Reason and Worldviews: Warfield, Kuyper, Van Til, and Plantiga on the Clarity of General Revelation and Function of Apologetics by Owen Anderson is published by Rowman and Littlefield.
This rather short book with a rather long subtitle is still awaiting my official kick off in getting it read. But I have picked it up and time or two to see what it is in store for me. A few years ago, I gave a series of lectures on “Calvinist Worldview Thinkers in the Wilderness Years.” I was pretty proud of my accomplishments in studying the Dutch and American thinkers who were Calvinists before Calvinism was cool. But I was only scratching the surface.
This will be a slow read, and I will be lamenting not being in a classroom listening to Dr. Owen lecture on the issues in this book. He and I recently became acquainted on social media. Again and again, I am rejoicing in the caliber of men and women God is raising up in our day to take dominion over the various fields of thought. Owen Anderson’s website can be found HERE.
Some Permanent Things by James Matthew Wilson is a collection of poems and is published by Wiseblood Books.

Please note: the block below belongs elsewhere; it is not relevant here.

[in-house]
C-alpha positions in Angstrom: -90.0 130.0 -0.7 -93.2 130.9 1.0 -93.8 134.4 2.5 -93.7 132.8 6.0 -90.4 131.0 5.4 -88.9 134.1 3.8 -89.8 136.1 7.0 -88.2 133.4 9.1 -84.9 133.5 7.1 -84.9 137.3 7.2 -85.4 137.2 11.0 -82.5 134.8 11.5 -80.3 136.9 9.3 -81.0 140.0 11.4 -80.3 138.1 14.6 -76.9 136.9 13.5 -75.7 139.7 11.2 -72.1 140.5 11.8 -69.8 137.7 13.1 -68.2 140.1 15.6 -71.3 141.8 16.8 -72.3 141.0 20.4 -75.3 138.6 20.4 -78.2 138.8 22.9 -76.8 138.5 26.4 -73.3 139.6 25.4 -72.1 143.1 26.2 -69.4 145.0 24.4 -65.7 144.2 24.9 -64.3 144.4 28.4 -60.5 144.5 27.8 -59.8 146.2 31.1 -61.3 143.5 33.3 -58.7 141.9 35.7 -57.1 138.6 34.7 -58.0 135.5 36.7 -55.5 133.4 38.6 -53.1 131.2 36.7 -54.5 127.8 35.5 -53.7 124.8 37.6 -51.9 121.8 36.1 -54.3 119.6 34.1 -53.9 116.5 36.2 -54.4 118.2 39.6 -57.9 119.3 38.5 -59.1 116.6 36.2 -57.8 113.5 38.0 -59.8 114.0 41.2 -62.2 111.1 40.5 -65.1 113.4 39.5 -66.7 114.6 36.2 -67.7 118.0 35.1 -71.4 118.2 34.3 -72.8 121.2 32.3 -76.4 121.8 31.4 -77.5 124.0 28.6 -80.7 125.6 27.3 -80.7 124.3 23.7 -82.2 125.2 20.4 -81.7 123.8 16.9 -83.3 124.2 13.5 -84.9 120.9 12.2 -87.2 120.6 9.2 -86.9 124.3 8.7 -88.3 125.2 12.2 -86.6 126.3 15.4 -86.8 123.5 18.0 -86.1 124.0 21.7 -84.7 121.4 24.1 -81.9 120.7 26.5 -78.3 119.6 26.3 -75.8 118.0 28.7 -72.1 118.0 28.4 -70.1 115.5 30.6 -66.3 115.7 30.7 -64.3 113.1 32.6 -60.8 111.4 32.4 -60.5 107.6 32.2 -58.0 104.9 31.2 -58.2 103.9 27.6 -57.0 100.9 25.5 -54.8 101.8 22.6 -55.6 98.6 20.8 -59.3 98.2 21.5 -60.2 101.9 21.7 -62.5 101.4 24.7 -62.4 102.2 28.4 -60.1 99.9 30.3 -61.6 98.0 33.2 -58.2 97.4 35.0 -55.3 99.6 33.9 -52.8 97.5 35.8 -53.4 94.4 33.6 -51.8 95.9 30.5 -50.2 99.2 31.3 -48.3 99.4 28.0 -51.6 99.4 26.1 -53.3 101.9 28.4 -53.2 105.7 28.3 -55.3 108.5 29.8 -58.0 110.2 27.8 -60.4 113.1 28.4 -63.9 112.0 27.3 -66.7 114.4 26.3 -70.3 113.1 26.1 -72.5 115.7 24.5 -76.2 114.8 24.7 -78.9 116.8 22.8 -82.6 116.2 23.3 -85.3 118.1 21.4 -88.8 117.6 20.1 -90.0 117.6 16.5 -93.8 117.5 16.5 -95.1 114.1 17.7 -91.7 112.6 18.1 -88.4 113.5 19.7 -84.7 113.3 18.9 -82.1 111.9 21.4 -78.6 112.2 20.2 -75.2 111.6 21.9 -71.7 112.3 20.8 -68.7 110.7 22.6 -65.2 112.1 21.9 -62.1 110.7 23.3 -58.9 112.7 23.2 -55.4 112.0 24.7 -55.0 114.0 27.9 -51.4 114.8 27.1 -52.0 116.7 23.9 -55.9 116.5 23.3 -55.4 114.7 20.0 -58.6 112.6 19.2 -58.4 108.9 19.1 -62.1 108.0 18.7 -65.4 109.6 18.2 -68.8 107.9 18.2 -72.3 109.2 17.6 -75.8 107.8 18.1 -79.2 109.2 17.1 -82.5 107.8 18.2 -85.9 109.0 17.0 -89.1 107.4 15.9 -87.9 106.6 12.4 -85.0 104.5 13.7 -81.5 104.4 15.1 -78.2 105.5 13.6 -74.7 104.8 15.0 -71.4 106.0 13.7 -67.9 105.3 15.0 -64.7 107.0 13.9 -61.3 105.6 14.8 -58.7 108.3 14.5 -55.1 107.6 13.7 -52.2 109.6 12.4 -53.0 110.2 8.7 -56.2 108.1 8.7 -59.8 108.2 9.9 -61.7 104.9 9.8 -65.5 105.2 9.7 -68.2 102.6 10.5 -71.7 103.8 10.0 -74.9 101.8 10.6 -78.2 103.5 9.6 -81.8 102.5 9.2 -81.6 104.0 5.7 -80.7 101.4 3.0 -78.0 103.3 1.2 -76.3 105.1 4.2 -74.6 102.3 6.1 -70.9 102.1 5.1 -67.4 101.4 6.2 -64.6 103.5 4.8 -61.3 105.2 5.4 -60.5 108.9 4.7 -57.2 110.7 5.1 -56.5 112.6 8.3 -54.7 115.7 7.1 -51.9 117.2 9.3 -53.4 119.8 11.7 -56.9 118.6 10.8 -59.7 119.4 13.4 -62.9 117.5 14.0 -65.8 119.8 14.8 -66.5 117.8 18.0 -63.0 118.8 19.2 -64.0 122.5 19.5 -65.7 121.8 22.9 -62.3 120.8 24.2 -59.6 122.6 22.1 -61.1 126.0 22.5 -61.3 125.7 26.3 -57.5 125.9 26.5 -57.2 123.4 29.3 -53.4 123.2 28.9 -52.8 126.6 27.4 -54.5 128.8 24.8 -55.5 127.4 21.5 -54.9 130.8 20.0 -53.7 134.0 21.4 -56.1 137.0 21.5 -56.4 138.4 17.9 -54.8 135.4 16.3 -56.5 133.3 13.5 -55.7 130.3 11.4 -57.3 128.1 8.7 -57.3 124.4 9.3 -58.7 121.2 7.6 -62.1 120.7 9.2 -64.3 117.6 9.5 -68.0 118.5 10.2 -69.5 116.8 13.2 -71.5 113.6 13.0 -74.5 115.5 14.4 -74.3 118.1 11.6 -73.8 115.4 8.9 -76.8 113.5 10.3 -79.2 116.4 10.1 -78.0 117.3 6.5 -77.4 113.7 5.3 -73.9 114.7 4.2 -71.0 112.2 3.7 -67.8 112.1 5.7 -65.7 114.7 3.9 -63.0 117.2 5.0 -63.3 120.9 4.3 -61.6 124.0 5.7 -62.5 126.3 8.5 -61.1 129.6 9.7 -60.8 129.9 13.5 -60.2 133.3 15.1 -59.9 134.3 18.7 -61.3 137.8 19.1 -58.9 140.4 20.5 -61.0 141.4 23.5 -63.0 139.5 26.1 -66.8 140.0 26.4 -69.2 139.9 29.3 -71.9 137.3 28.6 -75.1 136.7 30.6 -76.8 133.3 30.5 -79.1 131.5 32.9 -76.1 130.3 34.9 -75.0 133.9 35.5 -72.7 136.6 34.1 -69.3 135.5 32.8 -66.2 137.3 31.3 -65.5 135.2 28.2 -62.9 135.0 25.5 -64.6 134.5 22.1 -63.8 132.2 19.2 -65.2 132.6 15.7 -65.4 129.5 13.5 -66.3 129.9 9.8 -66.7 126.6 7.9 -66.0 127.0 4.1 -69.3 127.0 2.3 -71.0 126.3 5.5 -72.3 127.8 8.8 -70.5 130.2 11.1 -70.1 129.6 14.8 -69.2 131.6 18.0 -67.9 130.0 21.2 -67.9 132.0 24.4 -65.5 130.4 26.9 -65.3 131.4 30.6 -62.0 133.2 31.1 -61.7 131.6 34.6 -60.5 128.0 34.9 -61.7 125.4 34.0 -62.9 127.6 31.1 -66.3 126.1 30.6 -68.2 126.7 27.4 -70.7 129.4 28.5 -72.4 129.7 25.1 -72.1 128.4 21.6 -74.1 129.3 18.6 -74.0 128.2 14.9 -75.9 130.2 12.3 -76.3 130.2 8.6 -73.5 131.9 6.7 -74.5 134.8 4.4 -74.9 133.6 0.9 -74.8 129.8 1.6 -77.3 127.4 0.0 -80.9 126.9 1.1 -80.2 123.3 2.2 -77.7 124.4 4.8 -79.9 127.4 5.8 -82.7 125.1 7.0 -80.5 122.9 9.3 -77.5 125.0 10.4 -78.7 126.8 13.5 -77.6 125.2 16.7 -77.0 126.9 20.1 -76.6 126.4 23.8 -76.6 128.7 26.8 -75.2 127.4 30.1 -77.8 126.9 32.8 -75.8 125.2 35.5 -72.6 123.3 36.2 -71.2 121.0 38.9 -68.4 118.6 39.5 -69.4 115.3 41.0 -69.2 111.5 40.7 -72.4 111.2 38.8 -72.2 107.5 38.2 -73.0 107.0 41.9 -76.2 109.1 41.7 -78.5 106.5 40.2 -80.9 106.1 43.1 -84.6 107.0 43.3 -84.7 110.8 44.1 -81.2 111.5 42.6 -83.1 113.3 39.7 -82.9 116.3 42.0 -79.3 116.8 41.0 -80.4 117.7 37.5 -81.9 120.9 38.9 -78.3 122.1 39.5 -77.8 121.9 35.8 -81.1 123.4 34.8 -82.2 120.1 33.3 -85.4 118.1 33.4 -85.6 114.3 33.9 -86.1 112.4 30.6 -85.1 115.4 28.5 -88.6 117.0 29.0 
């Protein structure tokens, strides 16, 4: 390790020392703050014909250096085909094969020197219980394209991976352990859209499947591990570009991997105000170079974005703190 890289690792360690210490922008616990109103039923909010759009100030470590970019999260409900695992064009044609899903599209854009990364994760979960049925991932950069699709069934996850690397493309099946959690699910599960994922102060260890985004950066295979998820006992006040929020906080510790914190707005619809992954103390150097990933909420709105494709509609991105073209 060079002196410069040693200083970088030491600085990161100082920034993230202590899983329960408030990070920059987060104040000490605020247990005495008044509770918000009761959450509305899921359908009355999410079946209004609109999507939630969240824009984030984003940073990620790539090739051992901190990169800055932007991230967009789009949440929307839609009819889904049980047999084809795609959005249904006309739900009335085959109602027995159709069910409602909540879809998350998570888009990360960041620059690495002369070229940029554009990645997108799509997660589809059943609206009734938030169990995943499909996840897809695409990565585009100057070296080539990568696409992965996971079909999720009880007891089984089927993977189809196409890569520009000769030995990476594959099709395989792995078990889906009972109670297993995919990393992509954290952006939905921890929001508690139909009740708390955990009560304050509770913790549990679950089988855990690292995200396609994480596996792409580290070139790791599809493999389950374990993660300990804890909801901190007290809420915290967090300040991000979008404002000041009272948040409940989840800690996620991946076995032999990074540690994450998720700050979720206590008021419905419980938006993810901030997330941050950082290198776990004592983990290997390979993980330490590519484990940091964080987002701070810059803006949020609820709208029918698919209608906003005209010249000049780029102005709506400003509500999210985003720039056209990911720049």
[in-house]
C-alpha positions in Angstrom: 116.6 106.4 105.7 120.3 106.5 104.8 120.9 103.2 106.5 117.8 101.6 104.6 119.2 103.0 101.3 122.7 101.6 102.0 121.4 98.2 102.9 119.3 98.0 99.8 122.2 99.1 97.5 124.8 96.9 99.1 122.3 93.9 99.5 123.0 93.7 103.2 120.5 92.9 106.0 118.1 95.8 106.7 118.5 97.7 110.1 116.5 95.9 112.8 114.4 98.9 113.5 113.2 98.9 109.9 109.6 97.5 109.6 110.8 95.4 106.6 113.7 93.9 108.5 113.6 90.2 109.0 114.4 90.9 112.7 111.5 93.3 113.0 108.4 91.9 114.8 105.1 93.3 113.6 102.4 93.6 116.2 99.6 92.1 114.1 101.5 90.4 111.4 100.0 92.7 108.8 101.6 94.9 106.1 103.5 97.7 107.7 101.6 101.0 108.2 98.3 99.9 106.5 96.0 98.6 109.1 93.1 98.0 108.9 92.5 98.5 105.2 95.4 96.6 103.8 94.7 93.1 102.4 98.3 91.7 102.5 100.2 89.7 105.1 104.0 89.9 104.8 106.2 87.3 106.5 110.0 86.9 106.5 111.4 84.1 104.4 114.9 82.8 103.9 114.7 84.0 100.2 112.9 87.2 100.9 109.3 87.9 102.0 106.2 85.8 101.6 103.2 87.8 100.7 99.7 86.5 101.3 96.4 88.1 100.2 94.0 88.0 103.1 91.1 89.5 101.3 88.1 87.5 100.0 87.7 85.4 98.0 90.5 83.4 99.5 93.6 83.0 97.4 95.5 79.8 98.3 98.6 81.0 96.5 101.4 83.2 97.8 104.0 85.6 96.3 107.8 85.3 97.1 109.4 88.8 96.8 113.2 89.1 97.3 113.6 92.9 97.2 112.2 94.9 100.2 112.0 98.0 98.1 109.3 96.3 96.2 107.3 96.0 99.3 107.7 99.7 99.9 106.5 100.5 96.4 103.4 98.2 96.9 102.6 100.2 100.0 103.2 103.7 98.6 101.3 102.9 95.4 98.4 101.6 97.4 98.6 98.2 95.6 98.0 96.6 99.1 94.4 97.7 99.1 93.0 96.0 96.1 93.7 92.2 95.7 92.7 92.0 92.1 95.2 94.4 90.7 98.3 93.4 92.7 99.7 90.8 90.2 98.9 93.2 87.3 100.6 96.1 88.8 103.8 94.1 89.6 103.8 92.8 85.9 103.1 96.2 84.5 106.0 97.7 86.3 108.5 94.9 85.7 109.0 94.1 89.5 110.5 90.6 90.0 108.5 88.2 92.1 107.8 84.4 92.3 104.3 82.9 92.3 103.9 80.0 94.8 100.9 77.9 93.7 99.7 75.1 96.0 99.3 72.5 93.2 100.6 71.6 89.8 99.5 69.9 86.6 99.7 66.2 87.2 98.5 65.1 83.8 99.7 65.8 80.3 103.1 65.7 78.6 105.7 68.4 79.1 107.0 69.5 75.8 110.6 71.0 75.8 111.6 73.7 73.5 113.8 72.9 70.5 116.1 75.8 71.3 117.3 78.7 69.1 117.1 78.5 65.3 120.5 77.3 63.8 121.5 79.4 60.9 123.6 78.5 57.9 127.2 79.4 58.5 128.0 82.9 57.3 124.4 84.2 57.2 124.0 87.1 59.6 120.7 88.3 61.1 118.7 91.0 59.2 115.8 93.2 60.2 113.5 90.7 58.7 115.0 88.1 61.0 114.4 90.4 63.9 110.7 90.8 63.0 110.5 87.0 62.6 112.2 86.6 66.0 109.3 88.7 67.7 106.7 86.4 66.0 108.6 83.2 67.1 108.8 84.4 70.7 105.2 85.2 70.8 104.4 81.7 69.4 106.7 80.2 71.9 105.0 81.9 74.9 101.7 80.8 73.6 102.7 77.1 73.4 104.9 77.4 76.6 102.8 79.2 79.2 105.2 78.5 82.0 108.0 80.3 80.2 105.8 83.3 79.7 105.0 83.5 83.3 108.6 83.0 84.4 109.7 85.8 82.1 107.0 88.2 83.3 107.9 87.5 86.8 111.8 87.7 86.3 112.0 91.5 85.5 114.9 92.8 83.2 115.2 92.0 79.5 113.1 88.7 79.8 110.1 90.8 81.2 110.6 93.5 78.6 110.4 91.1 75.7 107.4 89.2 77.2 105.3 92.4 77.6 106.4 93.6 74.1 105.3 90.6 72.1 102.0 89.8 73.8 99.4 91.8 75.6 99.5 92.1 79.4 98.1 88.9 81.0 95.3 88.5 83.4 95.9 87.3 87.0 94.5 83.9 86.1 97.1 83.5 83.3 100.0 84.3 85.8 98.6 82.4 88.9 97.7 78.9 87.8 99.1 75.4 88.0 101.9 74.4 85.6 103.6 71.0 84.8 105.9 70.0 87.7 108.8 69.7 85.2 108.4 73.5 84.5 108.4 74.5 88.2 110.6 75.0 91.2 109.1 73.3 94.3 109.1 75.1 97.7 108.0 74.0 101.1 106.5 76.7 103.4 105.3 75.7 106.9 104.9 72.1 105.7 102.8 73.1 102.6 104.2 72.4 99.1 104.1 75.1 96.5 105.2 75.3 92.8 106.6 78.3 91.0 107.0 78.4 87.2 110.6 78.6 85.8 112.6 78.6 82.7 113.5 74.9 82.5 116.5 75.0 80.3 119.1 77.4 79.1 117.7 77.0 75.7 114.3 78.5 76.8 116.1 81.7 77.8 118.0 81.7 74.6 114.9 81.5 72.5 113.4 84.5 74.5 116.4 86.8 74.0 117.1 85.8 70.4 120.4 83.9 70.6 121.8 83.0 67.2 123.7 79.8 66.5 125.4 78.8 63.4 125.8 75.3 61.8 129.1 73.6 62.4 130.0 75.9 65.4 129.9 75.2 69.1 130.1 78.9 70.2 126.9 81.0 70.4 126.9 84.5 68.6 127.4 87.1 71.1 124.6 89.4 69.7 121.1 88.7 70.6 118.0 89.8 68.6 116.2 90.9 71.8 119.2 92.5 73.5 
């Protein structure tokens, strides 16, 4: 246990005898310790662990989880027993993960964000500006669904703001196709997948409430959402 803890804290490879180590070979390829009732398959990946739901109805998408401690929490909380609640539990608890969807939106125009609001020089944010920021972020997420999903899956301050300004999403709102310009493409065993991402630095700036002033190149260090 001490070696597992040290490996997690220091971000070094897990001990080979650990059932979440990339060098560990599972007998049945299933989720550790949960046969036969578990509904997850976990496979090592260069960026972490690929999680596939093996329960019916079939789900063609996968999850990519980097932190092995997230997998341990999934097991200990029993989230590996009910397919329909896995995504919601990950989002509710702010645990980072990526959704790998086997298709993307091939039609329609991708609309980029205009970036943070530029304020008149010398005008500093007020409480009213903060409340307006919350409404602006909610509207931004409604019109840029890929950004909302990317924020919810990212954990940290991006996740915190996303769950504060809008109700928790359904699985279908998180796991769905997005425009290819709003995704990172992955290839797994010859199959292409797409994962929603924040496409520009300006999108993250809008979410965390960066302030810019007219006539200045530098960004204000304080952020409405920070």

I read the poems in this book last March and April. But working through a collection of poetry is not just a matter of starting on page 1 and getting to page 156 in the case of this book. It is in the slower, more meditative rereading that Wilson’s words are breaking in.
Wilson is a Christian, but don’t expect nice little poems about God and the Bible and going to church. He is not a sentimentalist, even though he says so much so well about faith, family, and loves. I suspect that he is a name to keep an eye on. This book is a revised second edition for he saw fit to keep working on and molding his poetry more in line with the poetic tradition.
I make the mistake of not reading enough poetry collections, and worse, I make the mistake of only reading poems once. These poems are worth the time spent and the time spent again.
And summer really hasn’t even begun.